A Florida lawsuit was the first to argue that Republican Gov. Ron DeSantis' mask mandate ban is in violation of federal disability rights law. Matthew Dietz, one of the lawyers who filed that lawsuit, says mask mandates meet the benchmarks for a reasonable, necessary accommodation.
"If they don't get that mask when they go to school, they're at higher risk of death. So yes, it's necessary," Dietz says. "Is it reasonable? It's a piece of cloth, it's not difficult. Would it cause a fundamental alteration or an undue burden to the school system as a total? Not at all."
Dietz added that it's just as reasonable as accommodating peanut allergies, which schools have been doing for years.
In a separate lawsuit, a Florida judge has already ruled that DeSantis cannot enforce a ban on mask mandates. Nonetheless, the governor is withholding money from two school districts that are requiring face coverings.
A spokesperson for DeSantis, who is named in Dietz's suit, told NPR, "The assertion that forced-masking all children ages 2 and up has any impact on school safety vis a vis COVID-19 is not data-driven and is not reflective of a scientific consensus."
In fact, several studies have shown that universal masking in schools can reduce the spread of the virus. The Centers for Disease Control and Prevention recommends indoor masking for everyone in schools, regardless of vaccination status, with the exception of children younger than 2 years old.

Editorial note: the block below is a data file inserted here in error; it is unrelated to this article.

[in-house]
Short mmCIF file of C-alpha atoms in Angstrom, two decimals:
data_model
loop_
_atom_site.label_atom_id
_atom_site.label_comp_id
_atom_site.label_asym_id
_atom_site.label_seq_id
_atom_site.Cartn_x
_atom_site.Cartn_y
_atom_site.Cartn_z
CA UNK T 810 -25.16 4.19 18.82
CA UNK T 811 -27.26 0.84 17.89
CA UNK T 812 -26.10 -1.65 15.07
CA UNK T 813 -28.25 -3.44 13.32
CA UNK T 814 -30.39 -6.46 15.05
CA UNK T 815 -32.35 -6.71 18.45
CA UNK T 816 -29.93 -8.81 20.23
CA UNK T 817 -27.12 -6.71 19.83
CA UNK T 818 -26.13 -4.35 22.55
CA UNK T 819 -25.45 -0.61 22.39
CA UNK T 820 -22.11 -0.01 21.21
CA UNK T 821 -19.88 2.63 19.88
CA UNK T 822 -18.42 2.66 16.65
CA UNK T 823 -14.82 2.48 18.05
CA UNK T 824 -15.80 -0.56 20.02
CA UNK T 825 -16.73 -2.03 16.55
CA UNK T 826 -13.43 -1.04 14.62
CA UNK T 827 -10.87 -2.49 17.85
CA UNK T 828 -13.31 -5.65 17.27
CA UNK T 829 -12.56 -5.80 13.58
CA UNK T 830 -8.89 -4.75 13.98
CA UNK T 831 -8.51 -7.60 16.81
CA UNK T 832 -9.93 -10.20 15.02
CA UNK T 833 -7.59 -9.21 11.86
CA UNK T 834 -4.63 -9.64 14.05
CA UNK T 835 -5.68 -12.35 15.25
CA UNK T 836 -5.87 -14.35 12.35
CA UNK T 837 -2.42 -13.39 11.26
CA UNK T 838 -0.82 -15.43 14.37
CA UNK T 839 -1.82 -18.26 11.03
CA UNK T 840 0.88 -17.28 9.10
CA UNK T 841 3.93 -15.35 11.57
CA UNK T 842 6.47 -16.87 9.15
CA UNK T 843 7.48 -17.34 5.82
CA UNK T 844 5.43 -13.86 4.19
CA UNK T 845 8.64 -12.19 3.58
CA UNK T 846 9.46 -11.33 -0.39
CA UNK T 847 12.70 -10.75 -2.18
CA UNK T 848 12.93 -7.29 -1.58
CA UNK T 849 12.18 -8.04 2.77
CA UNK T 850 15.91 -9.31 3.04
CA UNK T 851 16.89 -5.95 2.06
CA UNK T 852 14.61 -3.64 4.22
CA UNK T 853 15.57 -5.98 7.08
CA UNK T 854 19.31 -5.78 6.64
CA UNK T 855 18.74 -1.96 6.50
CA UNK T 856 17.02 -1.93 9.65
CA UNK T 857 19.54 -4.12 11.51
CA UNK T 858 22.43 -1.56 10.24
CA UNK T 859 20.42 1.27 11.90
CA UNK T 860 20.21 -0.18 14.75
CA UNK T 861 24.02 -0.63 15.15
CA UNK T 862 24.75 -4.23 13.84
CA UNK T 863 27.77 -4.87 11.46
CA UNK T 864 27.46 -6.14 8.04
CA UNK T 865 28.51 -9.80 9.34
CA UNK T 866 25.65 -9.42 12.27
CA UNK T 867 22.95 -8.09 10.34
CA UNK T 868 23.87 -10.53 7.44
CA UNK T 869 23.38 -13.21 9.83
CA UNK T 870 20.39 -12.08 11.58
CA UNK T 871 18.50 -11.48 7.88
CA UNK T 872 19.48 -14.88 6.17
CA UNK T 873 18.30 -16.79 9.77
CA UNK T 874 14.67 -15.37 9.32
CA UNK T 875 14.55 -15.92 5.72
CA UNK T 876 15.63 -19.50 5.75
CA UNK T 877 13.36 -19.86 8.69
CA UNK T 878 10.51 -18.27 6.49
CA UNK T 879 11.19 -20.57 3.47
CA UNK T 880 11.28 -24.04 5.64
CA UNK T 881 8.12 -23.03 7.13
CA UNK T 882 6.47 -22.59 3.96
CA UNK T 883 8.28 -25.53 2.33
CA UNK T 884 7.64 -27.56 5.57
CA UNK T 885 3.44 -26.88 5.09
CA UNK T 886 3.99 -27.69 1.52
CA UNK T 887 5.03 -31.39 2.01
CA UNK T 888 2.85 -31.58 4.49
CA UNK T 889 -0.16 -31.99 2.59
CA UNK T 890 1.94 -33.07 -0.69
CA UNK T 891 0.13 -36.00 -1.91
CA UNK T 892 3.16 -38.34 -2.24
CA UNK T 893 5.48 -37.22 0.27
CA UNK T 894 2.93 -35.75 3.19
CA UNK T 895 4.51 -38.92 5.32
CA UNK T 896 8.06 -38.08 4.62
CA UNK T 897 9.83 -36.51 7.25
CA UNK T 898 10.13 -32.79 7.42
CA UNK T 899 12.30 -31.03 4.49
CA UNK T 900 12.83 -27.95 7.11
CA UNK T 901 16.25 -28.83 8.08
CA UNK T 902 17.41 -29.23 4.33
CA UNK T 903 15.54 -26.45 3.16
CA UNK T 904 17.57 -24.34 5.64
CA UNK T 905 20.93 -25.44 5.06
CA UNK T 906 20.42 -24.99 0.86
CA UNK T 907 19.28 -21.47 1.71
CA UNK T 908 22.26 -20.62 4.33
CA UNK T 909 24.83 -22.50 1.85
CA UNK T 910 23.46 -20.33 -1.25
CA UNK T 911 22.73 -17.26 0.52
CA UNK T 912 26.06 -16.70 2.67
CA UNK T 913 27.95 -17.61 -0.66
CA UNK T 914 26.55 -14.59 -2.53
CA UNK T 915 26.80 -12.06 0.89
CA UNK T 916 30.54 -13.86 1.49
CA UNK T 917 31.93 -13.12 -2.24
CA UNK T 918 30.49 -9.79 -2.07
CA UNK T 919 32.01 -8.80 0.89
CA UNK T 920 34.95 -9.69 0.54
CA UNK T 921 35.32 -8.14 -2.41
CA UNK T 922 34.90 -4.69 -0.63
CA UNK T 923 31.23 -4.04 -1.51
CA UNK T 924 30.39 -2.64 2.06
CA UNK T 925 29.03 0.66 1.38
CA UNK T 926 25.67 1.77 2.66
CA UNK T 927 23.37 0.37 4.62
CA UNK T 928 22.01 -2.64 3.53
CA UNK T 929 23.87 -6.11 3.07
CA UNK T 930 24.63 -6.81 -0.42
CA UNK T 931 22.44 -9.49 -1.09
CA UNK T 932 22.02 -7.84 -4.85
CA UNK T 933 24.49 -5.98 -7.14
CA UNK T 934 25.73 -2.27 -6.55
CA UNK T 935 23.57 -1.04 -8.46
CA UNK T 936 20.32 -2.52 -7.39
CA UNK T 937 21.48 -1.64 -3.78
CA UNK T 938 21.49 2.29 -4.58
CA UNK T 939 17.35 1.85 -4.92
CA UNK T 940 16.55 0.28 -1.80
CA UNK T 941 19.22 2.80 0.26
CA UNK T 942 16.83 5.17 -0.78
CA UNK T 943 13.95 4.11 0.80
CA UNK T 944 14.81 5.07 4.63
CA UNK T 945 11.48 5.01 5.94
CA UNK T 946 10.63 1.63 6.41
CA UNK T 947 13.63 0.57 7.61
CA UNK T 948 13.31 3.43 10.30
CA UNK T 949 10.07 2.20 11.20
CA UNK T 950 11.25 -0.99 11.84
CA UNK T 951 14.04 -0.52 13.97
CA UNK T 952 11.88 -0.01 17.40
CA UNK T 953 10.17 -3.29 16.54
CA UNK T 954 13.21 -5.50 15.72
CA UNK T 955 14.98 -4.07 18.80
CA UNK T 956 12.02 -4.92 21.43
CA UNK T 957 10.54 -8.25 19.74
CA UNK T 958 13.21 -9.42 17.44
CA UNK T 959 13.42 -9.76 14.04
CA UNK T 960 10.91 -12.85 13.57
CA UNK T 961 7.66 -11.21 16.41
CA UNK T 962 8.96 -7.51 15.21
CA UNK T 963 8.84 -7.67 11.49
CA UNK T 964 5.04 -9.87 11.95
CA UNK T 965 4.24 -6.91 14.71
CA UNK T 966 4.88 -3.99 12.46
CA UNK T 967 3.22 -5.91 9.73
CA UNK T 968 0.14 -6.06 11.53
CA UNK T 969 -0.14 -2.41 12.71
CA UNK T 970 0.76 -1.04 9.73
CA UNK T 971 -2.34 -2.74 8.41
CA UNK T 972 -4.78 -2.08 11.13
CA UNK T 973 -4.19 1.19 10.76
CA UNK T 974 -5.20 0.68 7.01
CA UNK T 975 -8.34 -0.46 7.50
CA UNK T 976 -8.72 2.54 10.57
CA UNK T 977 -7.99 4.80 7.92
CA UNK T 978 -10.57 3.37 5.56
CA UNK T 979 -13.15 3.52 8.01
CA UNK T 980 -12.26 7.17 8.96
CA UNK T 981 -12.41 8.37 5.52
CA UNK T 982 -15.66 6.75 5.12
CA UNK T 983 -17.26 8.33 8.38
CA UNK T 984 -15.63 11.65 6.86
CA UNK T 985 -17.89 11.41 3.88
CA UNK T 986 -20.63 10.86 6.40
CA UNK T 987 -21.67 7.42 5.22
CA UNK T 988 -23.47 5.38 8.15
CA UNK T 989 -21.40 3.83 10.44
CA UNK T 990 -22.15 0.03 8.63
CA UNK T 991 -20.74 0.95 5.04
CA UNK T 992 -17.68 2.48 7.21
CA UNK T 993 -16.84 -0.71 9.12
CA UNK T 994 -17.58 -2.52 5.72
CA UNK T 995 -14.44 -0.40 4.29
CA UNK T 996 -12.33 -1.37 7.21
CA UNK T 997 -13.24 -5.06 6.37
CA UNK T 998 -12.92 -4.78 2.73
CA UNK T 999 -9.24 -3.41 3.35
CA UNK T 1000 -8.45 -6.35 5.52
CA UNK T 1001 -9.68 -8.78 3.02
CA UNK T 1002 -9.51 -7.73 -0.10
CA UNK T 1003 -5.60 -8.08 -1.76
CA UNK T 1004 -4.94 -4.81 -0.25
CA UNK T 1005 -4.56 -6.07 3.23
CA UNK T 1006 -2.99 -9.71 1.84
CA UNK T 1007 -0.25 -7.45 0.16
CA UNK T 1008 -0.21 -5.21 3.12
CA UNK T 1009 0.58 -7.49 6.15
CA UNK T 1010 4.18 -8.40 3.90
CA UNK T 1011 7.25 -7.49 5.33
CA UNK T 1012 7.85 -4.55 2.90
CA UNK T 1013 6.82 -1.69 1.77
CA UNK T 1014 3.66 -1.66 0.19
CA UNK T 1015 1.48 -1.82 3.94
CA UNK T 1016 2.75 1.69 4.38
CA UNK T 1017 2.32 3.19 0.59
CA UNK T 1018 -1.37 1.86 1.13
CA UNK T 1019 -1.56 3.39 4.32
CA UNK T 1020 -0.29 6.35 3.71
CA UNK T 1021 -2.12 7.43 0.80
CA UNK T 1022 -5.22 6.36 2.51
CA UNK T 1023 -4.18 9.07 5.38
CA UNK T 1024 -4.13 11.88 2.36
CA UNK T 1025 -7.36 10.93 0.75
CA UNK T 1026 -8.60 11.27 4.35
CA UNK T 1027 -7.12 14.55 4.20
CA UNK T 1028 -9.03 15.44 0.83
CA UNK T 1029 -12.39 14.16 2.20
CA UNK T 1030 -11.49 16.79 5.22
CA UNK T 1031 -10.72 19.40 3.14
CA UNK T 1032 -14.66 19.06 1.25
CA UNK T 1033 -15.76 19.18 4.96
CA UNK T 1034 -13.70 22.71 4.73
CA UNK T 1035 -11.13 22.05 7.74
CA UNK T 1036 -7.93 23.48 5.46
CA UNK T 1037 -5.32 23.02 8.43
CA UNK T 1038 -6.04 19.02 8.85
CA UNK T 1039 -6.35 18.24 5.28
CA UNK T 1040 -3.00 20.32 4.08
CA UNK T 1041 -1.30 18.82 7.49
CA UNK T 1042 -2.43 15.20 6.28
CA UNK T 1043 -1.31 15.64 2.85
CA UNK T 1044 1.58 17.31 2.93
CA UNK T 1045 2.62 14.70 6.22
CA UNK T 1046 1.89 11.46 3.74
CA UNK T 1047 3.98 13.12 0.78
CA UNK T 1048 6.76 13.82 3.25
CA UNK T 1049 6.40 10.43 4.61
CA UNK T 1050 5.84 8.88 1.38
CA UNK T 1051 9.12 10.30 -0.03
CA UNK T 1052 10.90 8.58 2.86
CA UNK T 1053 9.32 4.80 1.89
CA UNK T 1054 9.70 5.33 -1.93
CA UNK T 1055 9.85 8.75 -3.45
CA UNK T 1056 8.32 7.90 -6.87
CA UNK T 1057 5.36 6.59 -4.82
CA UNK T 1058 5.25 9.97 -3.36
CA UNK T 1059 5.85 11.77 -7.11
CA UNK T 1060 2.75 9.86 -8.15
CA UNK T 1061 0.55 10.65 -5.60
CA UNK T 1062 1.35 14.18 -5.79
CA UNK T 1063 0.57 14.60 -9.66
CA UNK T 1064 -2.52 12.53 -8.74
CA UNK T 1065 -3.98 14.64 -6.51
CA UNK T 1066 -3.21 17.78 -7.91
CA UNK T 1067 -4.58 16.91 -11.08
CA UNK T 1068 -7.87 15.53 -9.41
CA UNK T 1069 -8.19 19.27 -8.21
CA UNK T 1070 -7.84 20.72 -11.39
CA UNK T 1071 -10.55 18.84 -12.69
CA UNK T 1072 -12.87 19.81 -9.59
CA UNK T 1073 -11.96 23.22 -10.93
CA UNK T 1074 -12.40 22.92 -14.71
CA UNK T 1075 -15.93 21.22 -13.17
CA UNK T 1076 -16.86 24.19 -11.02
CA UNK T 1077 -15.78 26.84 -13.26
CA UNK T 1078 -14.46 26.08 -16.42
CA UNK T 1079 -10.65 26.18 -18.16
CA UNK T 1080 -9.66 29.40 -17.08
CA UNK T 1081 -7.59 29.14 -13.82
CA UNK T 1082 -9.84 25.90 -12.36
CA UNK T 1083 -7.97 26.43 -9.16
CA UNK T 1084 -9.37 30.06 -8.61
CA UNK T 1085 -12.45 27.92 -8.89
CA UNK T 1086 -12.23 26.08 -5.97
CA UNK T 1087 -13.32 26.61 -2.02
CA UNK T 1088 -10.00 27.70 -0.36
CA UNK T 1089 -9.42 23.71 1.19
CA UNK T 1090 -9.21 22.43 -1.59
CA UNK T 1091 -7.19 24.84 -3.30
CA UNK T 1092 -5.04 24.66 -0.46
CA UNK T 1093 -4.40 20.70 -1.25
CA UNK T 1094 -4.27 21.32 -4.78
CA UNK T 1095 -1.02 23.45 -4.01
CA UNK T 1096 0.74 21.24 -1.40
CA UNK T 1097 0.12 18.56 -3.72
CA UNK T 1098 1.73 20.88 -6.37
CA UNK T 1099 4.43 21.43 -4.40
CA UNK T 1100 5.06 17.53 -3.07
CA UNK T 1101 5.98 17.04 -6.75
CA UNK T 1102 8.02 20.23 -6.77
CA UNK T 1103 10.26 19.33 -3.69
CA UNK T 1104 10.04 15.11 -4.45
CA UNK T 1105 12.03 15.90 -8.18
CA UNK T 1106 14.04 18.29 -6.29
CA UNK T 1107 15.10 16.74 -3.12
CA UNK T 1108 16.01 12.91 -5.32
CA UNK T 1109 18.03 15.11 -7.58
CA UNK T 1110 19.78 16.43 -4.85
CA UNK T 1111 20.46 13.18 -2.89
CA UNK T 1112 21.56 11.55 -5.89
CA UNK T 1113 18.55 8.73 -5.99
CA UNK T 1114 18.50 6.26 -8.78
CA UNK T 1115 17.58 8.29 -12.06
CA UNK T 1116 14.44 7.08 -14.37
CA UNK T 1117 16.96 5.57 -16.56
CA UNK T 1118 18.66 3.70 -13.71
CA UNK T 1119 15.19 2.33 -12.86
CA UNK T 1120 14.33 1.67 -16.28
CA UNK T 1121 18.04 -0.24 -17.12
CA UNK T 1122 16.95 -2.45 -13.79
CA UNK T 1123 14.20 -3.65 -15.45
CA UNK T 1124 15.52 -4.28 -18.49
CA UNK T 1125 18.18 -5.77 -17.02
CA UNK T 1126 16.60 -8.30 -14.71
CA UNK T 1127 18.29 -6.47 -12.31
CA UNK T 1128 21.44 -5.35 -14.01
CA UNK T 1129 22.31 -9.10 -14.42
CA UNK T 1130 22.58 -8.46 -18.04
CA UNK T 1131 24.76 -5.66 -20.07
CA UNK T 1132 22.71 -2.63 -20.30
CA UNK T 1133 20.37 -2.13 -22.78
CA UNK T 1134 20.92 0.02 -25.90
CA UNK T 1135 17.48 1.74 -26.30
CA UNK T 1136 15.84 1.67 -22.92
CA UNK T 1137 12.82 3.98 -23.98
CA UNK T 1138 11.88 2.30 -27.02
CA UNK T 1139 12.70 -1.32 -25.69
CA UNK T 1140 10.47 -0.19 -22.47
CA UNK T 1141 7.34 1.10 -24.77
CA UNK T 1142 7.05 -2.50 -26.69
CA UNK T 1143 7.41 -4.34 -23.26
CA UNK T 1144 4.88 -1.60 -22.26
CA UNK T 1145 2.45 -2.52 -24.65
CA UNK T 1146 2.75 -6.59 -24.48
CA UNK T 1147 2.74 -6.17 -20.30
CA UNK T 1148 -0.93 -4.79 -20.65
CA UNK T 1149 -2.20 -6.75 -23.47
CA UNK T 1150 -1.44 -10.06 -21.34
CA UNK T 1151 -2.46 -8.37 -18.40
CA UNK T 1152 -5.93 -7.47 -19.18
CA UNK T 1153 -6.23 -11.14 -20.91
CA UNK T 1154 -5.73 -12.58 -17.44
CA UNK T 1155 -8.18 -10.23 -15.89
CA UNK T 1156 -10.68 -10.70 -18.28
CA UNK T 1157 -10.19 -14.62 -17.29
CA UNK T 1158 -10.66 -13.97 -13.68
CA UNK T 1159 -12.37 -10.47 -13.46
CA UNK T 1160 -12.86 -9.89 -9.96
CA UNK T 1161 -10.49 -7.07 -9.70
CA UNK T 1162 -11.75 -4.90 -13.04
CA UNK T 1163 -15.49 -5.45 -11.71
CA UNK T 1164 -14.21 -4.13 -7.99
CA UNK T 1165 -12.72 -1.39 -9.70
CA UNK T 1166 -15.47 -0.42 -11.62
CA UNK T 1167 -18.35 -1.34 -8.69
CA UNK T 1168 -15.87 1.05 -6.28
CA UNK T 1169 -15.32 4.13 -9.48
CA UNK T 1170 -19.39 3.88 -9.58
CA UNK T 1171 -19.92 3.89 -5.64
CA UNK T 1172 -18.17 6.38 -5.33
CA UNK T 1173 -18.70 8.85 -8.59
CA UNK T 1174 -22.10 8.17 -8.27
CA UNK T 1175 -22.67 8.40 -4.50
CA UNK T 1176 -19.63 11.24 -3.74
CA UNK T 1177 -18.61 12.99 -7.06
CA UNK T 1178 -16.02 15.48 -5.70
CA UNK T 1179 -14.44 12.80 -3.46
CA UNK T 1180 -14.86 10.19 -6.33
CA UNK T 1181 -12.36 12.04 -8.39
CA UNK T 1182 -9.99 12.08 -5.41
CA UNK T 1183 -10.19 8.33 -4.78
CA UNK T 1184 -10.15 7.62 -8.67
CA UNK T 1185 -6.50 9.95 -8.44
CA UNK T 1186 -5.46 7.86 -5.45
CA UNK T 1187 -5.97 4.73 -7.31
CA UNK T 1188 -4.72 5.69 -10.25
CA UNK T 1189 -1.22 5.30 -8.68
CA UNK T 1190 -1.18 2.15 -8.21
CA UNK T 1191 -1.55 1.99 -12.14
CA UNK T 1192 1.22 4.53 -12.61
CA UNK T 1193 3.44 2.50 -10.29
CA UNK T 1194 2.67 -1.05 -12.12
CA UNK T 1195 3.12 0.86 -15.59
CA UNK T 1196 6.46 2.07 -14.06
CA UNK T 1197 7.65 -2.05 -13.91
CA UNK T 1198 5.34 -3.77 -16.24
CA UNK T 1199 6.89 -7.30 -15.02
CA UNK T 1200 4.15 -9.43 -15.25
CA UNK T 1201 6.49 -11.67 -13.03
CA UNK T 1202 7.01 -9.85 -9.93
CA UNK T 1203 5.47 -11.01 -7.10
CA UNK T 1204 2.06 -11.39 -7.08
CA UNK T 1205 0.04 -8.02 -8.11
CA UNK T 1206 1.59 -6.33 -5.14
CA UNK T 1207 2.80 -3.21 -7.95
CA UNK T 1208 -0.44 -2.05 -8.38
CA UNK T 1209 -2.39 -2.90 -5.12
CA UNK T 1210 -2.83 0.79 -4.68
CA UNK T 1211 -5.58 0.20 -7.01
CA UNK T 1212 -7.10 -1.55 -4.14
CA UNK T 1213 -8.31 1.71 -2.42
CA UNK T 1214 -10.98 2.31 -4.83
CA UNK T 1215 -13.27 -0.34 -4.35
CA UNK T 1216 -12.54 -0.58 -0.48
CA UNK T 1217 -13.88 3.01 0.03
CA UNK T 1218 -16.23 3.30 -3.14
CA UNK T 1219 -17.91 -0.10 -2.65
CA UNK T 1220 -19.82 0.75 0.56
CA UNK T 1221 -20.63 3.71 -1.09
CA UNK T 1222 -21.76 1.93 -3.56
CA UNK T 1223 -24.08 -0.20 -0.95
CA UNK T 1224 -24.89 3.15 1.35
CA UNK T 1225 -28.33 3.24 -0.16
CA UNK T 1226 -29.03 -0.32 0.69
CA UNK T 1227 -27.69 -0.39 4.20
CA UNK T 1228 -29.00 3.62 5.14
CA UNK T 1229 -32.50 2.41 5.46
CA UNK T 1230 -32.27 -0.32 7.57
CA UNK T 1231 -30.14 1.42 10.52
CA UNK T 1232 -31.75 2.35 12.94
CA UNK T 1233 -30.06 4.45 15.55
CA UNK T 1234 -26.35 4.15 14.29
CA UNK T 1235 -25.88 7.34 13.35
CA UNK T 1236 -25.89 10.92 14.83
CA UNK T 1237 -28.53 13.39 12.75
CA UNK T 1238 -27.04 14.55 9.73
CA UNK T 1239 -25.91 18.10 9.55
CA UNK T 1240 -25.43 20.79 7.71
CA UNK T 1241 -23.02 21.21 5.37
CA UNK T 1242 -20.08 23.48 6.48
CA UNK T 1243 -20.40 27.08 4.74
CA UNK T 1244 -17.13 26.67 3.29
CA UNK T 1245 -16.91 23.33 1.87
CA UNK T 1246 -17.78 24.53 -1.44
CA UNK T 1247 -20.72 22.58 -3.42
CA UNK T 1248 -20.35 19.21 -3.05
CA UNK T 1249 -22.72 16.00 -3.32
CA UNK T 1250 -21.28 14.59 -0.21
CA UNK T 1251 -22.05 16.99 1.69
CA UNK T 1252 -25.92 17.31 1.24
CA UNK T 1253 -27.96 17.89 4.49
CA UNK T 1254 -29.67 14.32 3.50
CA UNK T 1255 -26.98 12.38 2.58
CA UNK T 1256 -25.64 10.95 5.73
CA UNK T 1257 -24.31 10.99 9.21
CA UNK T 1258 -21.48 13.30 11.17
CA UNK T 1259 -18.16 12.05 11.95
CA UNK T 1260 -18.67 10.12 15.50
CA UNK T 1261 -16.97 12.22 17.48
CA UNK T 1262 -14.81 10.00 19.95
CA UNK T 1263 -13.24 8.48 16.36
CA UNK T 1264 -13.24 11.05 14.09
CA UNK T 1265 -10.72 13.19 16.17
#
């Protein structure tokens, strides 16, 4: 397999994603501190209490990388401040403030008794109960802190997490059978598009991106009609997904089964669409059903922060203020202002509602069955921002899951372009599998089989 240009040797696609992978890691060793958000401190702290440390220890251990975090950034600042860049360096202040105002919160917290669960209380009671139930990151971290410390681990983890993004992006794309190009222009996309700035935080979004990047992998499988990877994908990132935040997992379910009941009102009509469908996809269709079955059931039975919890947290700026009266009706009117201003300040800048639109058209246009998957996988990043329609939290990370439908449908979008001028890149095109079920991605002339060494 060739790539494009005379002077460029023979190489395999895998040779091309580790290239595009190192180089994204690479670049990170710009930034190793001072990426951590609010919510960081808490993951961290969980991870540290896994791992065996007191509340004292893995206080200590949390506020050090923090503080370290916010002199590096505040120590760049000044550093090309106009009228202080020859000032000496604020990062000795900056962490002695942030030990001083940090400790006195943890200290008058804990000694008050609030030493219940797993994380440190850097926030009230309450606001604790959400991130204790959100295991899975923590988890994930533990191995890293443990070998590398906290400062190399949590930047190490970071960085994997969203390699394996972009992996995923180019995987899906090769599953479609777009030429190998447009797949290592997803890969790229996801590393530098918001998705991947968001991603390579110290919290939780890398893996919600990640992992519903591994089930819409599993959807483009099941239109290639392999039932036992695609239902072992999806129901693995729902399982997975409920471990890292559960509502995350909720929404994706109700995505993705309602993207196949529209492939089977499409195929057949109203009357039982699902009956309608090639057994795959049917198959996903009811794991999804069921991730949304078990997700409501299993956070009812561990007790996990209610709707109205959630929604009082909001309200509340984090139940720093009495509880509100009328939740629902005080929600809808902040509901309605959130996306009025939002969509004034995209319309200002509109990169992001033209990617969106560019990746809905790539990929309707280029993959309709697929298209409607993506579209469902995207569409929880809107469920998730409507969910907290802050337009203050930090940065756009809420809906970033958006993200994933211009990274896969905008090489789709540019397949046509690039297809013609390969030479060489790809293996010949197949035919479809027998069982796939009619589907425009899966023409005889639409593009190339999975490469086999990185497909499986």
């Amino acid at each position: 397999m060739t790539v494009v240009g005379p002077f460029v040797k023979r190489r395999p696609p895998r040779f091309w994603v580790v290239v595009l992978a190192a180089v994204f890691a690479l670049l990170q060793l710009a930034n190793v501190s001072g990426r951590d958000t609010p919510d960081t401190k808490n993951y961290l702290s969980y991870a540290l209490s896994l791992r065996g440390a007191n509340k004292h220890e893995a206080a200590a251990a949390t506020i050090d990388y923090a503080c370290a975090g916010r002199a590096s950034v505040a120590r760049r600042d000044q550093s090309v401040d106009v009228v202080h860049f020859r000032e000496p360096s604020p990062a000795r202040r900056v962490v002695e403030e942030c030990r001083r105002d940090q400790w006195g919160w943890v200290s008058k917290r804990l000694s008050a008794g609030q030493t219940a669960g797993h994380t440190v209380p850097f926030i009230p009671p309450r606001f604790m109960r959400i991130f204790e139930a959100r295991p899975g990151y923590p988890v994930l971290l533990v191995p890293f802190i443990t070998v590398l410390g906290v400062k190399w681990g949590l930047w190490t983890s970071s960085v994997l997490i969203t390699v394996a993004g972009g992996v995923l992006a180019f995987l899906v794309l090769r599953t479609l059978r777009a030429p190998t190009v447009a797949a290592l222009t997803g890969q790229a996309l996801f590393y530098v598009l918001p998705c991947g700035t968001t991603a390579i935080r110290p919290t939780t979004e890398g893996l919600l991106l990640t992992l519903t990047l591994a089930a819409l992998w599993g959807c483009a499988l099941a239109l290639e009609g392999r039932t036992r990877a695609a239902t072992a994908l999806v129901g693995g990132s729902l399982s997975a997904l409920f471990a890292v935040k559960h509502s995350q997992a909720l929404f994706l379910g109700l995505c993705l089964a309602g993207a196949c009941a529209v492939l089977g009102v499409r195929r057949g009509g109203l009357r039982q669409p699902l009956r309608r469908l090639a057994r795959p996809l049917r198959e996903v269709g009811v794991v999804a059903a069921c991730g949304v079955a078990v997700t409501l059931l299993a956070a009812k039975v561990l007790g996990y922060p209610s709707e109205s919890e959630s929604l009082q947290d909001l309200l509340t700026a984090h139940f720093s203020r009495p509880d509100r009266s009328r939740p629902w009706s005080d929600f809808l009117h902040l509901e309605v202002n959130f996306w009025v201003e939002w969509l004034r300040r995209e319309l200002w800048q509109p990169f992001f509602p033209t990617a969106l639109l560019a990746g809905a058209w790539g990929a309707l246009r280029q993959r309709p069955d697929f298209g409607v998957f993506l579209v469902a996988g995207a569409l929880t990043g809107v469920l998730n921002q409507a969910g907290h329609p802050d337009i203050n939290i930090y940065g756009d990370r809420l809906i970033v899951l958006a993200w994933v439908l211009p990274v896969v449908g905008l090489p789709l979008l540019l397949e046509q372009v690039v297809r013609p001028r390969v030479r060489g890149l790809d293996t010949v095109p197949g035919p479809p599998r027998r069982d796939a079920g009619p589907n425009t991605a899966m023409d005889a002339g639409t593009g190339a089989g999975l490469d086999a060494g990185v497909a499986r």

A court hearing for Dietz's lawsuit over federal disability rights is set for Wednesday.
Running out of time
The legal battles over masks come as millions of children are heading back to school.
In addition to launching civil rights investigations in states that ban mask mandates, the Education Department has thrown its support behind school administrators who choose to ignore those bans. But even then, Dietz says the federal government has been slow to act.
"There's no time for investigation," he says. "By the time they do investigations, we're going to have dead children."
In Utah, parents are challenging Republican Gov. Spencer Cox over the mask mandate ban instate court, rather than federal court. Greg Skordas, an attorney on the case, says, with schools starting and children already returning to buildings without masks, they're running out of time.
He expects to hear back from the court within the next month. His complaint claims a mask mandate ban is in violation of the Utah constitution, which guarantees all children access to free and fair public education. But for students with disabilities, he argues in-person school is too dangerous without a mask mandate.
A spokesperson for Cox declined to comment on the lawsuit because it is pending litigation.
"Our case is very much like others that are brought across the country. Some are raised in federal court, some are in state court. But the fundamental provisions are the same," Skordas says. "We have gone so far as to preclude the ability of schools and medical professionals and healthcare providers to impose masks that effectively a lot of our young people are really in a difficult position."
For now, there isn't much that parents of children with disabilities can do except wait and see how the courts rule.